If Gov. Dannel P. Malloy has his way, five private colleges with rich endowments would be kicked out of the running to receive money from the state.

The move would cut the $4.8 million the state is currently sending to Trinity College and to Fairfield, Quinnipiac and Wesleyan universities for scholarships for 3,320 students. Yale, which was not slated to receive money this year, would permanently become ineligible for this money, known as CICS. The other 11 private colleges in the state with less robust endowments would still receive $11.3 million to provide scholarships for low-income students.

While students from private colleges traveled to the state Capitol complex to voice their opposition — some from the five colleges impacted by the proposed cuts — the leader of the state office responsible for this scholarship grant explained that there would be an impact only on colleges with endowments over $200 million.

“With an endowment that large, they can come up with institutional aid,” Jane Ciarleglio told the Hartford Courant.

This is not the first time the legislature and Malloy have considered making cuts to higher education. The state public universities will receive a 9 percent drop in state funding — totaling $50 million — for the current fiscal year. The private colleges were cut by 22 percent, or $5.3 million, for this year.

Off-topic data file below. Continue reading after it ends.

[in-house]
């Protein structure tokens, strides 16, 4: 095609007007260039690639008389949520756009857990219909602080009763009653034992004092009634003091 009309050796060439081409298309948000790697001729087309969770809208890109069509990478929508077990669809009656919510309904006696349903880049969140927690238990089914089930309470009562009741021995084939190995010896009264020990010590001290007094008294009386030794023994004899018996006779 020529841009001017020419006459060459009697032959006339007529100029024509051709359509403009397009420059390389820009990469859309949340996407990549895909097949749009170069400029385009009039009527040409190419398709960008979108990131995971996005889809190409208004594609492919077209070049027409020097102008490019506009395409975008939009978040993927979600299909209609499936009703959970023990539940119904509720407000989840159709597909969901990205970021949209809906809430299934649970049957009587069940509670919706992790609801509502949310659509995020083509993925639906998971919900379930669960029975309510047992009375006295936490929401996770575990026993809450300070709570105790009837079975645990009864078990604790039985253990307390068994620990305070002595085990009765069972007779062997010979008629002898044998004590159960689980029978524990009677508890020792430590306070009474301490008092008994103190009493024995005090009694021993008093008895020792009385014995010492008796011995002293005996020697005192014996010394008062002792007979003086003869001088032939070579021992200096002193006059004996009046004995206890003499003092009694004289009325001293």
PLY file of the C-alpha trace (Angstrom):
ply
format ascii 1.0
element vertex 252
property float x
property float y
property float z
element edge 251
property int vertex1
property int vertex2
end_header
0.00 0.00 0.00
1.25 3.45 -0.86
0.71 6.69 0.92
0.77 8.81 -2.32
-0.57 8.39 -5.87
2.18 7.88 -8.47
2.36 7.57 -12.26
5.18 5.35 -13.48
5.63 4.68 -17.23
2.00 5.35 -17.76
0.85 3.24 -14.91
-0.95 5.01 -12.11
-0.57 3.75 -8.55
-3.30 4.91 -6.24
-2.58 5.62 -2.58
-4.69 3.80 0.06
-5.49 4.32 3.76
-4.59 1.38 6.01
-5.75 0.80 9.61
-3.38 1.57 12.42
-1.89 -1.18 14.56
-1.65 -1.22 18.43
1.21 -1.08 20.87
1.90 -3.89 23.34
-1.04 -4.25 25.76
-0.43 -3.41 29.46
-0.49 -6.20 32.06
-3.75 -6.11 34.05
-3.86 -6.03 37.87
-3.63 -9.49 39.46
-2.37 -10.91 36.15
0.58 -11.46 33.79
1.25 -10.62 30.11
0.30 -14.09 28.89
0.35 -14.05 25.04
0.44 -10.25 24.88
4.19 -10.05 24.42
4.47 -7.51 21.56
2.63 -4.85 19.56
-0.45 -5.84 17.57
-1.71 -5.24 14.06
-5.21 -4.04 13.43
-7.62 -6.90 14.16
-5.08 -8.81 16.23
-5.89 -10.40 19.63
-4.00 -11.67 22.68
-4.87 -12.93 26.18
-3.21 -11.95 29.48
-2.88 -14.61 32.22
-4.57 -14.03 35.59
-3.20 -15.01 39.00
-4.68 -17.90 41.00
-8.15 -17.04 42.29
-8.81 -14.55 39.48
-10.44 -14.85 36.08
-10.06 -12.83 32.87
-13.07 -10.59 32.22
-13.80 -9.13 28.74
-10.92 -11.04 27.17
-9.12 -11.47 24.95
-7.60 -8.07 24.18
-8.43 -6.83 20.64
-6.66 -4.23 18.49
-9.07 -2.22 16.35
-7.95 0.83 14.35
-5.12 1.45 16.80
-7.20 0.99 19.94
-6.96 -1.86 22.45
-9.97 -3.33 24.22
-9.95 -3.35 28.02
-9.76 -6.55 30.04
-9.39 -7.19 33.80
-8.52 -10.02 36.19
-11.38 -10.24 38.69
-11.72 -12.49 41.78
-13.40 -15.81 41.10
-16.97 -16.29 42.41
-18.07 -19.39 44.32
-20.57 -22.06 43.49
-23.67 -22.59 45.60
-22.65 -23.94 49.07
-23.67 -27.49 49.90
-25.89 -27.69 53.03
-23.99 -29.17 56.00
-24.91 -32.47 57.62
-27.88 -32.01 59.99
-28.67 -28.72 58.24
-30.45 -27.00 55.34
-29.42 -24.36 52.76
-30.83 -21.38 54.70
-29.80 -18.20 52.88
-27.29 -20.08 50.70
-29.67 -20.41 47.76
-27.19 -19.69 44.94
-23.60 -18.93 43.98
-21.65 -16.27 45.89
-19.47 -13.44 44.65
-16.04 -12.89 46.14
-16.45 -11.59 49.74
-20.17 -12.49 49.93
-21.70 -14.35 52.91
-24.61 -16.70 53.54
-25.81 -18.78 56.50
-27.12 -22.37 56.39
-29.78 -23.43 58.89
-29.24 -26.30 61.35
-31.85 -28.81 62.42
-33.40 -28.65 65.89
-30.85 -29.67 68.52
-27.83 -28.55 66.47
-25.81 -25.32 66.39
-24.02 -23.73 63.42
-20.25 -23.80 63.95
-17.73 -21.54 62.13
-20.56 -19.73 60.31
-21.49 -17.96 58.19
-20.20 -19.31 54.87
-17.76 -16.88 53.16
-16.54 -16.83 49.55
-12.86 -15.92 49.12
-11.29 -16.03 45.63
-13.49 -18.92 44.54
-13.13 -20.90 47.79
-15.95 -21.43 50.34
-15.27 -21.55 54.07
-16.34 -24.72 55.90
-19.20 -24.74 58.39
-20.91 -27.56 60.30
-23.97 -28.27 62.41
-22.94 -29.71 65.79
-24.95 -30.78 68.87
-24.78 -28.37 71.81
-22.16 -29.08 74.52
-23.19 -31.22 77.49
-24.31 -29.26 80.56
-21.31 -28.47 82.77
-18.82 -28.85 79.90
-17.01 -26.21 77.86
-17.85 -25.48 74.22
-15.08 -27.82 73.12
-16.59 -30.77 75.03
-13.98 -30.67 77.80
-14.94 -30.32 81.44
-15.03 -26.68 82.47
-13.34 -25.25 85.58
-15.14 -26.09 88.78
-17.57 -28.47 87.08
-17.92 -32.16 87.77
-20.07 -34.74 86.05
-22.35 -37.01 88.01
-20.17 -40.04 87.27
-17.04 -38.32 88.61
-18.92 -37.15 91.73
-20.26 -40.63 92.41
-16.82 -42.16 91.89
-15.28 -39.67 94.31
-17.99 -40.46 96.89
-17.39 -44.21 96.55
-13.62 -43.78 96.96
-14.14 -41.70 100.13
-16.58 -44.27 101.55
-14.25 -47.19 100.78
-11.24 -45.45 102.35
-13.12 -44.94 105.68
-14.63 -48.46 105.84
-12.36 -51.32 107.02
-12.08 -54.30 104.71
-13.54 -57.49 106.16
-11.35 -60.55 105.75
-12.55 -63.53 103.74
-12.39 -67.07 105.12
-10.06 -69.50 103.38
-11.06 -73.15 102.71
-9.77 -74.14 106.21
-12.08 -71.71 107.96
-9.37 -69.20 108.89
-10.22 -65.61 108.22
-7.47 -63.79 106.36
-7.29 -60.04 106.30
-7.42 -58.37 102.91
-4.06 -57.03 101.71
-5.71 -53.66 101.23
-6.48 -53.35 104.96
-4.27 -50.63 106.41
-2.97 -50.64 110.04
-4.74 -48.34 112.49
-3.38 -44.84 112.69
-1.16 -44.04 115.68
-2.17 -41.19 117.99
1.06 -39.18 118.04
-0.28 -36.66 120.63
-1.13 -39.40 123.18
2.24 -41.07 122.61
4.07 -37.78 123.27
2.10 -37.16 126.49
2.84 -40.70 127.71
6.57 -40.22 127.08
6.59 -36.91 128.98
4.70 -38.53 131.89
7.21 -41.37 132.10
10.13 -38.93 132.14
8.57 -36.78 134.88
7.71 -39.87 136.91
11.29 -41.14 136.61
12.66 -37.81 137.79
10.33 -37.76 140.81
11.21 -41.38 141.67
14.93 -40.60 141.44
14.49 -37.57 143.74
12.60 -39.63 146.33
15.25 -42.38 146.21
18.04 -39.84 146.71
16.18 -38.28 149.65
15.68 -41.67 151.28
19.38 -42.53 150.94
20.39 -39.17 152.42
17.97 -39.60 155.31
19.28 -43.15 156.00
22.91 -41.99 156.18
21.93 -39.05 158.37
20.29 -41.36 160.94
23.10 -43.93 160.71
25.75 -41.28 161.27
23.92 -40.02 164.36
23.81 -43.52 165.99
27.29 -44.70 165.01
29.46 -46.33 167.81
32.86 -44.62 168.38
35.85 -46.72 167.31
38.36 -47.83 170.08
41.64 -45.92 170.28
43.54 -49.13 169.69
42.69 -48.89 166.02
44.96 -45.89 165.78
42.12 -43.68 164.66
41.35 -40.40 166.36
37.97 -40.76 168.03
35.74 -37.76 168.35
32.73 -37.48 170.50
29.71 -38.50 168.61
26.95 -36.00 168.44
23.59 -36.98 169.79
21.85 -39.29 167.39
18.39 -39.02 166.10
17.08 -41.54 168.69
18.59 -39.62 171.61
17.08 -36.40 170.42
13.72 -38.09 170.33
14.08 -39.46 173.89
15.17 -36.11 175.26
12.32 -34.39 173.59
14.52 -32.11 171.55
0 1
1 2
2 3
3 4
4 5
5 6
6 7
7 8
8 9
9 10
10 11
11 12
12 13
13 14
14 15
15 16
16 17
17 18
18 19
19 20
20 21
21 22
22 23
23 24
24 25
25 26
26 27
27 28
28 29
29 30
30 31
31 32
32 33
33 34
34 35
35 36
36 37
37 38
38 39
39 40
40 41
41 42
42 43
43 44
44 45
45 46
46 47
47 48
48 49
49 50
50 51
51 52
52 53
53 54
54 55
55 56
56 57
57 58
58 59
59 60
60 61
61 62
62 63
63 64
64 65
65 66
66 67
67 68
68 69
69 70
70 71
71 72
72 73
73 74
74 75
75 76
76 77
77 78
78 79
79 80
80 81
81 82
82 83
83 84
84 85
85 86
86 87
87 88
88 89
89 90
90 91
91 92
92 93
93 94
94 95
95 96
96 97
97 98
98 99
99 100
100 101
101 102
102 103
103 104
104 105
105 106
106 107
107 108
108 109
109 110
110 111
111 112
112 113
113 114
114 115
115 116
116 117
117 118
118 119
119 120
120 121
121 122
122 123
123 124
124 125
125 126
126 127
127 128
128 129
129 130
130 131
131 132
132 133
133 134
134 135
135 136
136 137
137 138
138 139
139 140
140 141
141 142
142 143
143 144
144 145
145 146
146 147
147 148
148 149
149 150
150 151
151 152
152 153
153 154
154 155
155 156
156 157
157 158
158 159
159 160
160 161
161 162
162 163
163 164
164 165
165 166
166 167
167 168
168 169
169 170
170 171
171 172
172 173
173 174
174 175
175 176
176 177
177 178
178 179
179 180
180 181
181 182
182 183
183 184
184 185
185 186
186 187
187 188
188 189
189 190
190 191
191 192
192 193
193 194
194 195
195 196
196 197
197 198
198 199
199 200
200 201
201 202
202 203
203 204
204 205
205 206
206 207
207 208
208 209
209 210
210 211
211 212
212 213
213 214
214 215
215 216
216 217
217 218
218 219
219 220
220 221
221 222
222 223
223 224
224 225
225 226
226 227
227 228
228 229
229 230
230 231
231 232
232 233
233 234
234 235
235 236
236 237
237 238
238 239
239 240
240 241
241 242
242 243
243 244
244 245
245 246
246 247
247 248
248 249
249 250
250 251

Jacqueline was CT Mirror’s Education and Housing Reporter, and an original member of the CT Mirror staff, joining shortly before our January 2010 launch. Her awards include the best-of-show Theodore A. Driscoll Investigative Award from the Connecticut Society of Professional Journalists in 2019 for reporting on inadequate inmate health care, first-place for investigative reporting from the New England Newspaper and Press Association in 2020 for reporting on housing segregation, and two first-place awards from the National Education Writers Association in 2012. She was selected for a prestigious, year-long Propublica Local Reporting Network grant in 2019, exploring a range of affordable and low-income housing issues. Before joining CT Mirror, Jacqueline was a reporter, online editor and website developer for The Washington Post Co.’s Maryland newspaper chains. Jacqueline received an undergraduate degree in journalism from Bowling Green State University and a master’s in public policy from Trinity College.

Leave a comment